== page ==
Still, Sam couldn’t understand her mother’s aversion. Perhaps on account of her mother’s vagueness, she never grew to despise the idea. In fact, growing up on stories of the packs and brief encounters in passing, Sam began to grow fascinated with them. She dreamed of what life must have been like in the larger packs; those 20, 30 strong. Sam wasn’t even sure she’d seen even half that many wolves all together at once. Most of their encounters were with scouting parties, directing Sam and her mother through territories or spooking them off of it. Occasionally there were respites with other loners, but even that was only one, maybe two other half-wolves at a time. The thought of being constantly surrounded by so many others…
Despite her mother’s feelings, Sam dared to wonder what it must be like. In the snow she play-wrestled with imaginary siblings, scaled fallen trees with imagined mentors and fictional companions. She daydreamed her way through her life in a pack, her journey through the ranks from omega toward beta, and eventually alpha. She was sure, somehow, that she’d make a good one. She even told her mother as much, boasting her skills from a slanted rock that one might have called a dais, had she known the word.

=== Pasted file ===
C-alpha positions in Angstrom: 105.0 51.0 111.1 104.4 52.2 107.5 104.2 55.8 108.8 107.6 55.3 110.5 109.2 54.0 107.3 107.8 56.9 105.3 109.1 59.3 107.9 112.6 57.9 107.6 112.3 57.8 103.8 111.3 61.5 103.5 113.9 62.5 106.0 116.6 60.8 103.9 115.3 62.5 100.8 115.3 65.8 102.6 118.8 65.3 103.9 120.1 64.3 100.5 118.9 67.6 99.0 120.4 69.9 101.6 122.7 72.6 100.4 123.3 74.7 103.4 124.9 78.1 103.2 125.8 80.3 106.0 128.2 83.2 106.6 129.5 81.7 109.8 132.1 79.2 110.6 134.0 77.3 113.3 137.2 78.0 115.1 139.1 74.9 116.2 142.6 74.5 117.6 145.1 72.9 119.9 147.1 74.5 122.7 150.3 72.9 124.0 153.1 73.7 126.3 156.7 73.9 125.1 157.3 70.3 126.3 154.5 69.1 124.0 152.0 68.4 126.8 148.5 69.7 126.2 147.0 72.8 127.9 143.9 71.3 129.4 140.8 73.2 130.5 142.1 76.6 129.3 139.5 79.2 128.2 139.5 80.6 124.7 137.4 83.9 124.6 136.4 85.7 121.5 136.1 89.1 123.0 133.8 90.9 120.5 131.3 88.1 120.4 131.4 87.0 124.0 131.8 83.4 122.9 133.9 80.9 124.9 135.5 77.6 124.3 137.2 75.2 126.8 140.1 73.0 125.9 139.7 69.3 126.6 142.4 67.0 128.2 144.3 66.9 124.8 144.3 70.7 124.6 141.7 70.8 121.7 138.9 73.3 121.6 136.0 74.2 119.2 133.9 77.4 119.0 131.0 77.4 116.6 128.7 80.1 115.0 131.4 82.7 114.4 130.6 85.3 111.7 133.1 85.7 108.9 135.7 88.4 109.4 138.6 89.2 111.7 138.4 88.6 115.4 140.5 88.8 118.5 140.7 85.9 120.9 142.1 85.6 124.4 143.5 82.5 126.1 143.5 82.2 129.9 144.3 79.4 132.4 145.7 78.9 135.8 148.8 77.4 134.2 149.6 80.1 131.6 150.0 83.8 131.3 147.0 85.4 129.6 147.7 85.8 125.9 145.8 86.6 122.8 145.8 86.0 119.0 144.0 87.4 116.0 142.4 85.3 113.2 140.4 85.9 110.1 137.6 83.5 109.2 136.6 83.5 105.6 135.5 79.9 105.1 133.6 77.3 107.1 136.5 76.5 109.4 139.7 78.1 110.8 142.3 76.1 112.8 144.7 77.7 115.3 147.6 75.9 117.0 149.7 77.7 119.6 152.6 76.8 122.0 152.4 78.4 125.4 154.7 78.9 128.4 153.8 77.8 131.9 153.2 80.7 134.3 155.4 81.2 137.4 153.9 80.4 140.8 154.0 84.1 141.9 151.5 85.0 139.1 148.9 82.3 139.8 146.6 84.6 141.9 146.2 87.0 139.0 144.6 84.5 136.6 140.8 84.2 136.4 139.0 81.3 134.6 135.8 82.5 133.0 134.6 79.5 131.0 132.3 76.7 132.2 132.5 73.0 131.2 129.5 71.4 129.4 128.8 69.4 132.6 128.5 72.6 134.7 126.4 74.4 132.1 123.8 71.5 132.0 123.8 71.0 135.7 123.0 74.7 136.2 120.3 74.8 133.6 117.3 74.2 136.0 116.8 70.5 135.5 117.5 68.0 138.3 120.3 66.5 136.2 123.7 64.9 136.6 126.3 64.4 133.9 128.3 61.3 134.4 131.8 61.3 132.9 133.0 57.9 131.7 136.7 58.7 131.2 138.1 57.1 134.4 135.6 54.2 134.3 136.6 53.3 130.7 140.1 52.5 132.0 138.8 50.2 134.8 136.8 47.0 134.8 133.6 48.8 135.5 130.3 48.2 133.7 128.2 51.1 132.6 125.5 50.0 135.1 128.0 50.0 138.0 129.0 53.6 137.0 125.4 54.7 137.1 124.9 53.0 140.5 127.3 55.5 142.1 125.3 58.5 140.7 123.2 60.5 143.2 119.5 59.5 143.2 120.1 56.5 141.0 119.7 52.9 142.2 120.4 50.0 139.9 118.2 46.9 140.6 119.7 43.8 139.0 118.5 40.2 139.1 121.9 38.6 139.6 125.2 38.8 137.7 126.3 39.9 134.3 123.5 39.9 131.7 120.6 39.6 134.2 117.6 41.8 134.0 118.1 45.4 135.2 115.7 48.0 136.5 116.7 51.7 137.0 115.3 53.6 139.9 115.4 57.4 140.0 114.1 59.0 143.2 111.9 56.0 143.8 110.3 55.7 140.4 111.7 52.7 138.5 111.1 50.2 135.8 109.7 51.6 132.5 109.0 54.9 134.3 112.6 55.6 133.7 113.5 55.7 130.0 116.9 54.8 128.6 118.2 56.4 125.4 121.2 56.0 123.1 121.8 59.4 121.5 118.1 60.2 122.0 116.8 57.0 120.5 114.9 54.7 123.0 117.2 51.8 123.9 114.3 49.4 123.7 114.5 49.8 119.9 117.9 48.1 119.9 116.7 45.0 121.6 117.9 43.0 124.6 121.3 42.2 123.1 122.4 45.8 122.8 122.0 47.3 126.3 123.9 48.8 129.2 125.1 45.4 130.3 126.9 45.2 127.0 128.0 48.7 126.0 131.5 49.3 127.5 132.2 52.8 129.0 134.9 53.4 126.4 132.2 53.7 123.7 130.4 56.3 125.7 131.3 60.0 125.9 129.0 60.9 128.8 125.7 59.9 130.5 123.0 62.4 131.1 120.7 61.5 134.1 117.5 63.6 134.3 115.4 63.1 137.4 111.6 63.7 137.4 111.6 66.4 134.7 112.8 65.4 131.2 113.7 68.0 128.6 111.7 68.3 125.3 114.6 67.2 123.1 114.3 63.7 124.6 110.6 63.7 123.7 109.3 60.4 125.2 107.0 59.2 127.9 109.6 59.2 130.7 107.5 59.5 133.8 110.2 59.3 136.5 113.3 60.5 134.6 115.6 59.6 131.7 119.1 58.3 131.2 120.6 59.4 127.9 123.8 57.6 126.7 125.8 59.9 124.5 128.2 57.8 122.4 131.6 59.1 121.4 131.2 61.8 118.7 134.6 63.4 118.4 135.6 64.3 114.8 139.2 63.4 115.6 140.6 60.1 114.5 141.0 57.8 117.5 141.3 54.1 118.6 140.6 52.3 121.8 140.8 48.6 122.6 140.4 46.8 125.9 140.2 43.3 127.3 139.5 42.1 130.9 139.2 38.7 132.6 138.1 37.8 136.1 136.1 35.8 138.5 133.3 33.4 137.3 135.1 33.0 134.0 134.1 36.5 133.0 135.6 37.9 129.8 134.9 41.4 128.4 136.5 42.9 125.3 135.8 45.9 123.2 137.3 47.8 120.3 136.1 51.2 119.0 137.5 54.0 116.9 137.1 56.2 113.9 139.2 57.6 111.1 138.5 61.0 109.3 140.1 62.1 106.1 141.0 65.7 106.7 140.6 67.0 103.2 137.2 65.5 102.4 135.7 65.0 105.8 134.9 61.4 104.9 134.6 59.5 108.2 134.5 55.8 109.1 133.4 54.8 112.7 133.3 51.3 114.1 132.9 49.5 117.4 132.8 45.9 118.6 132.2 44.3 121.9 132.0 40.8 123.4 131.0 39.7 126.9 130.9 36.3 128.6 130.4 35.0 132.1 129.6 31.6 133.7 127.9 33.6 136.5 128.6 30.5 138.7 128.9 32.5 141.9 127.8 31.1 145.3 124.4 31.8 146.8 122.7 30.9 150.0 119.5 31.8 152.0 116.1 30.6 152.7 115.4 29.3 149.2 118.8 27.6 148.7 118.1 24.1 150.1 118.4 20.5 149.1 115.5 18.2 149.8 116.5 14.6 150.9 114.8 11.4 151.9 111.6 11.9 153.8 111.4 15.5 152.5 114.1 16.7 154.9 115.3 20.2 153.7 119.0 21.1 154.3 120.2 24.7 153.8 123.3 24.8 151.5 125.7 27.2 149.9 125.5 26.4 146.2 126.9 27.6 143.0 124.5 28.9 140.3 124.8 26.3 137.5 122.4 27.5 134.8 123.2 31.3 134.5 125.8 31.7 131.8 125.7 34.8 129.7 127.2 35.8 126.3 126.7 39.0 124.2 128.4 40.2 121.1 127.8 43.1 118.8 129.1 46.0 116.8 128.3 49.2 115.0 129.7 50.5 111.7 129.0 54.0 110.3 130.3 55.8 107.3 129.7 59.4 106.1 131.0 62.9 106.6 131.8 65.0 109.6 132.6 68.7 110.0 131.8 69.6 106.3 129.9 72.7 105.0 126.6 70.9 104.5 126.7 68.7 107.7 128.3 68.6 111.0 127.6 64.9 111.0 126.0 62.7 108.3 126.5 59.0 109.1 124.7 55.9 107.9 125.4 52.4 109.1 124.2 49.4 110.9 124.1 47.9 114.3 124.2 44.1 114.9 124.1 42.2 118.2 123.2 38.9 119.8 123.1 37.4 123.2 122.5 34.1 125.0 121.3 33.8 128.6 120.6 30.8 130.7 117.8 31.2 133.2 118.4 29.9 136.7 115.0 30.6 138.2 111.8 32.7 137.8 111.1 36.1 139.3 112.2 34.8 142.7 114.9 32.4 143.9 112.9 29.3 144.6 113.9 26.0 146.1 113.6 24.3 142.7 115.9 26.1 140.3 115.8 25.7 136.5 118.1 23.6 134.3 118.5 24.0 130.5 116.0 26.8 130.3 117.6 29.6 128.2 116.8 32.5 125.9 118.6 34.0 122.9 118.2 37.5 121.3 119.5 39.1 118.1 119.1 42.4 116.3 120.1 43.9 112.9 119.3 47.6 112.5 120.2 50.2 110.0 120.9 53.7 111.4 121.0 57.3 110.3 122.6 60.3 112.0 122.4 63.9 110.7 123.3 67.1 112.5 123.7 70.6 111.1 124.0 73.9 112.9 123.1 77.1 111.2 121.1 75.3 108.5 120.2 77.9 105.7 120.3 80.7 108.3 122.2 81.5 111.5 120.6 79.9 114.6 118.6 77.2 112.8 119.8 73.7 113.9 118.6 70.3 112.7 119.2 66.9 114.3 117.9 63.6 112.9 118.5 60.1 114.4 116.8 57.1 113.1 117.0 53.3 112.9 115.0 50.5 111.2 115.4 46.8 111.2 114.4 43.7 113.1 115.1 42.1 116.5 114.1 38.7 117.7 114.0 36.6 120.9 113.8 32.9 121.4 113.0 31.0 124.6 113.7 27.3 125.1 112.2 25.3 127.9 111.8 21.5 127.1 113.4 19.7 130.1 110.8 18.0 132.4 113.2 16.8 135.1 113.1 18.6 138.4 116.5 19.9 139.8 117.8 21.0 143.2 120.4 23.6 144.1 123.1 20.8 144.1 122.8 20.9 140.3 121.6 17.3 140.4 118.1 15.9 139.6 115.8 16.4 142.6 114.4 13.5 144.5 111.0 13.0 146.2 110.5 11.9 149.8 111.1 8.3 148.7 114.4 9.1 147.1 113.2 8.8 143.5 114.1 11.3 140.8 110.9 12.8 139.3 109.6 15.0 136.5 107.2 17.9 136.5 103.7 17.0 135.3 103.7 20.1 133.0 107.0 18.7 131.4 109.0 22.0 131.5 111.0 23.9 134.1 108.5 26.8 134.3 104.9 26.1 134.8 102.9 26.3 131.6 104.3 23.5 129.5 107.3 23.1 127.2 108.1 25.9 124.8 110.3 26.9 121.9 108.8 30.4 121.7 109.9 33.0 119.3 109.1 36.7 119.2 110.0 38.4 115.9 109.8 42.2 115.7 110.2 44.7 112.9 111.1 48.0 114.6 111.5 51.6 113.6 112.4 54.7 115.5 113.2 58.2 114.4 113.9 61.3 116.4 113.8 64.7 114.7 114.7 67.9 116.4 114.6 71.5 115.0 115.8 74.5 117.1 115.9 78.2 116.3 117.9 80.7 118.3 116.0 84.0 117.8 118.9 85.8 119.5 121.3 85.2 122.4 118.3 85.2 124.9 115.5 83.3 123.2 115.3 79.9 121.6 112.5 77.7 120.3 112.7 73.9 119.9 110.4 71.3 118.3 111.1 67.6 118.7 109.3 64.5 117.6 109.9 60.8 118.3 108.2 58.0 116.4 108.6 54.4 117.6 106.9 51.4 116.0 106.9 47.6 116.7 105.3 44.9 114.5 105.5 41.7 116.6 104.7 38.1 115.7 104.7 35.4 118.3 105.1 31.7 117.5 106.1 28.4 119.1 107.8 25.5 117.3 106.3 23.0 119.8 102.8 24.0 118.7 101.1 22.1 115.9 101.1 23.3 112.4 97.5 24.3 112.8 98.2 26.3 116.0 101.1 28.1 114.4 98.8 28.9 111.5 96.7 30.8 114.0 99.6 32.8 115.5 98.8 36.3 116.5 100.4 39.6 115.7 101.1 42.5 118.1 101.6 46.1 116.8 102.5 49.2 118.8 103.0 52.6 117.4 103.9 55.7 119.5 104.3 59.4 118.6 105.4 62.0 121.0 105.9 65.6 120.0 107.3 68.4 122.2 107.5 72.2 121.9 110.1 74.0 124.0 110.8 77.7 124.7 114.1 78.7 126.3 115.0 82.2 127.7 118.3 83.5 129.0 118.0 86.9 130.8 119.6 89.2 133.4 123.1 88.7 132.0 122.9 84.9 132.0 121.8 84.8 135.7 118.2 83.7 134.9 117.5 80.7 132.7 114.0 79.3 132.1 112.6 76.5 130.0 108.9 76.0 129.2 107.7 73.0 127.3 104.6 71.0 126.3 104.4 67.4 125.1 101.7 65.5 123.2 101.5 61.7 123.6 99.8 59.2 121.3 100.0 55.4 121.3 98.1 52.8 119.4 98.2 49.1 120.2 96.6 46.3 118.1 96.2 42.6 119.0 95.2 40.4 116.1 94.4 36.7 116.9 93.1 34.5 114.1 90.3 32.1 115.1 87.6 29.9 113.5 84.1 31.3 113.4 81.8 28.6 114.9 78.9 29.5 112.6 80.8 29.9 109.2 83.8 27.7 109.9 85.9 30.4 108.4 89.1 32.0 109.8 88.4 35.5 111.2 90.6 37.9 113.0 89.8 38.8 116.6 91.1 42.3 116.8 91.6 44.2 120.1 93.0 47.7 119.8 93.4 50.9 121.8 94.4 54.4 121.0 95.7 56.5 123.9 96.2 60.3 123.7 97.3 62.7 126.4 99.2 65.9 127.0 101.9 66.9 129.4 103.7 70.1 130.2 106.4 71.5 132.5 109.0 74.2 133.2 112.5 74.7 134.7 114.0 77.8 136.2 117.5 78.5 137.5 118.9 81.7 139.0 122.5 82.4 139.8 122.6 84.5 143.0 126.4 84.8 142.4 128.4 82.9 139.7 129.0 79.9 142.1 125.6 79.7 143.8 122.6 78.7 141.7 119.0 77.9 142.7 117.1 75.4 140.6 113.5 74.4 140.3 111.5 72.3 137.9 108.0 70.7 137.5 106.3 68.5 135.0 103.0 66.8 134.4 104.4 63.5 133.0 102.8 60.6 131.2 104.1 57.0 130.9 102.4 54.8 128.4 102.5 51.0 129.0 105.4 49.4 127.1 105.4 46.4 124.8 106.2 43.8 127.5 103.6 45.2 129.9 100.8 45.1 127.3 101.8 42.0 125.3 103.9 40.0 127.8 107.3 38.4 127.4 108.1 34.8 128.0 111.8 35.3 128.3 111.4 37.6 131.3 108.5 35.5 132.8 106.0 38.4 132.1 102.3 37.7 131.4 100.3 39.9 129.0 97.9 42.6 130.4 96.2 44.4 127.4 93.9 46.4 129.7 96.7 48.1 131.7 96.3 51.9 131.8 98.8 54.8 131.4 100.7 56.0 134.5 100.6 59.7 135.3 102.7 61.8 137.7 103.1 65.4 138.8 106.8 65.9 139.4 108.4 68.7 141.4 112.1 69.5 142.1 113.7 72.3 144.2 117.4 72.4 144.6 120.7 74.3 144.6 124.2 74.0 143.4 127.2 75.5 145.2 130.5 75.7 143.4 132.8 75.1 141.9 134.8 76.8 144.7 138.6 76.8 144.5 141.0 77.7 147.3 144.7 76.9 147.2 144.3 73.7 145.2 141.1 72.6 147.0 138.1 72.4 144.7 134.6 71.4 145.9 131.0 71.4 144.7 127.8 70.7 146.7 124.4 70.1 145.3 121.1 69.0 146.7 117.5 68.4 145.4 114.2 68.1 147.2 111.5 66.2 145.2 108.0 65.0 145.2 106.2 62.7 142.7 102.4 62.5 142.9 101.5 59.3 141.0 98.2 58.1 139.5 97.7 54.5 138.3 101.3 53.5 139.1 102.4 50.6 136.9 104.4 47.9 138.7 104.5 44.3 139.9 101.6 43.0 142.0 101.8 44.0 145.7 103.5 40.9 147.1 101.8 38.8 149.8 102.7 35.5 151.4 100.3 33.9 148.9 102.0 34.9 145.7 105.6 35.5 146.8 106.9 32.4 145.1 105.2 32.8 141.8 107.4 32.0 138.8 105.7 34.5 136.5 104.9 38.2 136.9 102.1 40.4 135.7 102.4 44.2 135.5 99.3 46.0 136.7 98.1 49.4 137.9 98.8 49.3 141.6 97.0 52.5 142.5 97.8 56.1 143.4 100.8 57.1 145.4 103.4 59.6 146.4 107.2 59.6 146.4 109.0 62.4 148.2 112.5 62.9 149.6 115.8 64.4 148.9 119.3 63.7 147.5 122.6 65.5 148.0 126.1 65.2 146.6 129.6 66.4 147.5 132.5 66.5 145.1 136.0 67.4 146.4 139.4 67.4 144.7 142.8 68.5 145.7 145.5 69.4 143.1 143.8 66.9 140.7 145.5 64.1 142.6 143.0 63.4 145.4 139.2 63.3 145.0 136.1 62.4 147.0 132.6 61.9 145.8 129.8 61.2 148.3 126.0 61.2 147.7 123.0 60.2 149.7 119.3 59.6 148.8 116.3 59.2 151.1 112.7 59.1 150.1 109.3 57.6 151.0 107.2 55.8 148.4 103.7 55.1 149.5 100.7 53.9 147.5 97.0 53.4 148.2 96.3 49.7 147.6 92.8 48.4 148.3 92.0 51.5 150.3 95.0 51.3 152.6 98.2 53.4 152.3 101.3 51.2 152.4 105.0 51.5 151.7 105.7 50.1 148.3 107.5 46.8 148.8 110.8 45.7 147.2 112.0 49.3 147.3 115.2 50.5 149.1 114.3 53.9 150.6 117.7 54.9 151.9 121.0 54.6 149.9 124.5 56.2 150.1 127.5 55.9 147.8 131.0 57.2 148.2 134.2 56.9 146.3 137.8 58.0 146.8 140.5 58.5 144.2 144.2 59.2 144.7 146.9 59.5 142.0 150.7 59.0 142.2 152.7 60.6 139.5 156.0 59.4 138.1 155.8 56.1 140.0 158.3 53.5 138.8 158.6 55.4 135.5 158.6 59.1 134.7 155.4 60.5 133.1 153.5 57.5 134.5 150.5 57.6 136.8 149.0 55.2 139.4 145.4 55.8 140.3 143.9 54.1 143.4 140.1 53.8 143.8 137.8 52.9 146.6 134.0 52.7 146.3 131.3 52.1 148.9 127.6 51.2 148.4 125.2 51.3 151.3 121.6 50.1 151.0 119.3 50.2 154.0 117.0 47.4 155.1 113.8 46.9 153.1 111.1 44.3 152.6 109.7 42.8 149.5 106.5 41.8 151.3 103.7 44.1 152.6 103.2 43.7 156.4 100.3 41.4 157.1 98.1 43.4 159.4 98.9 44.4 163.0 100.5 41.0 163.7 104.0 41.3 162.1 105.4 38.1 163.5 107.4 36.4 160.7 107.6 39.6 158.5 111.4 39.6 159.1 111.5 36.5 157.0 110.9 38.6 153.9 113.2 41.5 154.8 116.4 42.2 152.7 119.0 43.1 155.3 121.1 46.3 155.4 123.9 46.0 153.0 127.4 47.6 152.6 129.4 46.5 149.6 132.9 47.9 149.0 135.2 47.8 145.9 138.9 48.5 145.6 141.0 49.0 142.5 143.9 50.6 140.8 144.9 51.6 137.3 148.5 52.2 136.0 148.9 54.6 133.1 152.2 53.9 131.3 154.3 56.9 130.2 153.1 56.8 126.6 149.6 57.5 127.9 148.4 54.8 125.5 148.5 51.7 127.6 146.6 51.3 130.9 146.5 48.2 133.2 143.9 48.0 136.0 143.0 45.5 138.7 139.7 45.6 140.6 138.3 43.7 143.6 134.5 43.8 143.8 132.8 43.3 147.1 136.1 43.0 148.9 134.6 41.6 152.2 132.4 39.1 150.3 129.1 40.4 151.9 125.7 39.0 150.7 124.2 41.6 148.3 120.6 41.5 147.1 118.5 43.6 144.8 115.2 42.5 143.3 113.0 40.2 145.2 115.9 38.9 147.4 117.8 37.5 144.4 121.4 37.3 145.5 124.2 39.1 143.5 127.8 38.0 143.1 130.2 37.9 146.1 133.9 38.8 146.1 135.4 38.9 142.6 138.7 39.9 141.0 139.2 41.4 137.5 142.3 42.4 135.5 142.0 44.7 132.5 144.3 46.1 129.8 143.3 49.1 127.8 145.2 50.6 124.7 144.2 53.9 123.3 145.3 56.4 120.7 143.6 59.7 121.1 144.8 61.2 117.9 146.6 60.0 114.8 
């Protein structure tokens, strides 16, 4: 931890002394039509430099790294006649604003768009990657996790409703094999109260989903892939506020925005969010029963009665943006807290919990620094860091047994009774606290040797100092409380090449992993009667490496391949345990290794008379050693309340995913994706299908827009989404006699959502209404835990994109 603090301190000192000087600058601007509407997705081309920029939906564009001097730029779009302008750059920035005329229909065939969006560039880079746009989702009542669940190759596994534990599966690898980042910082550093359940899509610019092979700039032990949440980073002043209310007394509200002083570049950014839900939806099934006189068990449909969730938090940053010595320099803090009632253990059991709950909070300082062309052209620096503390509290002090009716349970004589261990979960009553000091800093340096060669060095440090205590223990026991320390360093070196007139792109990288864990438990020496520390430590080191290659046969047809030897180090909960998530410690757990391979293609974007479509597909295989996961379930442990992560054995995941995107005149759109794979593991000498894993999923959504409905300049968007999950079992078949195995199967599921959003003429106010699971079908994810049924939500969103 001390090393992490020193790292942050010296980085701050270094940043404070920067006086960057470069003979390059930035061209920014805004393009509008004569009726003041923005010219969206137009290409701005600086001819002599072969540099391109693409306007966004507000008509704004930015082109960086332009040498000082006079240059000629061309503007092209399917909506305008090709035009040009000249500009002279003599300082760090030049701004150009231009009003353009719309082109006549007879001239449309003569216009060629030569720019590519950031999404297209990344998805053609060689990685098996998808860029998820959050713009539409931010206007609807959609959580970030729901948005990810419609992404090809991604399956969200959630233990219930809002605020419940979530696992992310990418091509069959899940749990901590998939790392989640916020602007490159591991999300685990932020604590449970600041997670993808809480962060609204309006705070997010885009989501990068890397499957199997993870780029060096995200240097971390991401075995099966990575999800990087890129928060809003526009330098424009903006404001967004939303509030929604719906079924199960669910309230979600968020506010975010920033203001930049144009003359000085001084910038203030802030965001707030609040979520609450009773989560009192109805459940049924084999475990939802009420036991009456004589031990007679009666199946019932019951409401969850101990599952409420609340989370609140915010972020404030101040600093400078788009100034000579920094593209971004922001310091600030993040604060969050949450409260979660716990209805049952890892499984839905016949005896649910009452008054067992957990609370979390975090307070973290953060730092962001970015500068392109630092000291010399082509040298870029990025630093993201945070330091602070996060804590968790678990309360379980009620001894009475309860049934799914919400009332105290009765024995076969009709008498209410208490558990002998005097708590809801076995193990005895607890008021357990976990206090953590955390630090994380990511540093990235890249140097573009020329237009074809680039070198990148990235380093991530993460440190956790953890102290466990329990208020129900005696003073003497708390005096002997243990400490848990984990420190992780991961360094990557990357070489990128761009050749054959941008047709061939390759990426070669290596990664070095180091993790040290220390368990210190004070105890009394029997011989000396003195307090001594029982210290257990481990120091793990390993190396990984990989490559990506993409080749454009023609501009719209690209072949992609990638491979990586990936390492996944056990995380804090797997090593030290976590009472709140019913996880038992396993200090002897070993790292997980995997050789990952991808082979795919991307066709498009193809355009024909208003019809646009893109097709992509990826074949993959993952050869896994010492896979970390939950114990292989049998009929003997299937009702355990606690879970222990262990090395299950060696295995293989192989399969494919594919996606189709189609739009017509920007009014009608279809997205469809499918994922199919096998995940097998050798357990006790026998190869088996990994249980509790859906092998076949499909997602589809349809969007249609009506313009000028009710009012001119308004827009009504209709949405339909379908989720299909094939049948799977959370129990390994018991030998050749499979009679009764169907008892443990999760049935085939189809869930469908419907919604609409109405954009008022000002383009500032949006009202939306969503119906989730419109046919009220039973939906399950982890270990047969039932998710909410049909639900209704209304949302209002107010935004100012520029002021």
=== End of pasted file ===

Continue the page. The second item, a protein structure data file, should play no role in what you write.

Her mother snorted playfully at her, remarking that she’d never known an alpha with such poor hunting skills. Or small stature. Sam, at least at the time, didn’t see it as as big of a problem as her mother. She had years to learn about all of that. And then, she thought, as soon as she was old enough she’d join. Finally, she’d have a home. She’d have a title, a rank. Something real, something permanent.
And most importantly, she’d have a family. At least, a family bigger than two. Maybe when she made alpha, she’d even convince her mom to join. Maybe, she thought, all of the play-worlds she imagined wandering through the woods as a child weren’t so out of reach after all.
In the beginning, Sam thought often of home. That is, her first home, the shelters built haphazardly in the night or nestled into during storms, the ones she carved with her mother, during their years on the run. She thought often of hunting in the quiet of the woods, her mother’s watchful eyes on her as she made her first kill. Despite her daydreams, for the most part it wasn’t a bad life. When things were good, when they were out of reach of the packs and food was plentiful, it was peaceful. Despite its often unforgiving nature, nothing could ever quite match the quiet of the forest at night. Even as she longed to escape it, the life of a loner wasn’t always bad.